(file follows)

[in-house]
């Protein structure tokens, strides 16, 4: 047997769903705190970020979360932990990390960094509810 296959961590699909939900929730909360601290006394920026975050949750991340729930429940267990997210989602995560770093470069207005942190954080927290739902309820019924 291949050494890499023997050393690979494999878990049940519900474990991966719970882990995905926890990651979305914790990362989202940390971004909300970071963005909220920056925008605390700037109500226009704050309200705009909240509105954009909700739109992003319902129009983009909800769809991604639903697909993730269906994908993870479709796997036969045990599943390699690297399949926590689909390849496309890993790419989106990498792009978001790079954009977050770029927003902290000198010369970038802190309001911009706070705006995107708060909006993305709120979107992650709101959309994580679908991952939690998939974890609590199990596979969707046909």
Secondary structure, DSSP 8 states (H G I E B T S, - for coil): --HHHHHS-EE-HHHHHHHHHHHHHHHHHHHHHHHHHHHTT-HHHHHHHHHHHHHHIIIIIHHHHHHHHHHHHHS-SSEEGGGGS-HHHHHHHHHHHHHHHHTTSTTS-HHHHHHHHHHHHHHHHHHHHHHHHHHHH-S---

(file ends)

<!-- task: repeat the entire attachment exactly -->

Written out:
[in-house]
């Protein structure tokens, strides 16, 4: 047997769903705190970020979360932990990390960094509810 296959961590699909939900929730909360601290006394920026975050949750991340729930429940267990997210989602995560770093470069207005942190954080927290739902309820019924 291949050494890499023997050393690979494999878990049940519900474990991966719970882990995905926890990651979305914790990362989202940390971004909300970071963005909220920056925008605390700037109500226009704050309200705009909240509105954009909700739109992003319902129009983009909800769809991604639903697909993730269906994908993870479709796997036969045990599943390699690297399949926590689909390849496309890993790419989106990498792009978001790079954009977050770029927003902290000198010369970038802190309001911009706070705006995107708060909006993305709120979107992650709101959309994580679908991952939690998939974890609590199990596979969707046909």
Secondary structure, DSSP 8 states (H G I E B T S, - for coil): --HHHHHS-EE-HHHHHHHHHHHHHHHHHHHHHHHHHHHTT-HHHHHHHHHHHHHHIIIIIHHHHHHHHHHHHHS-SSEEGGGGS-HHHHHHHHHHHHHHHHTTSTTS-HHHHHHHHHHHHHHHHHHHHHHHHHHHH-S---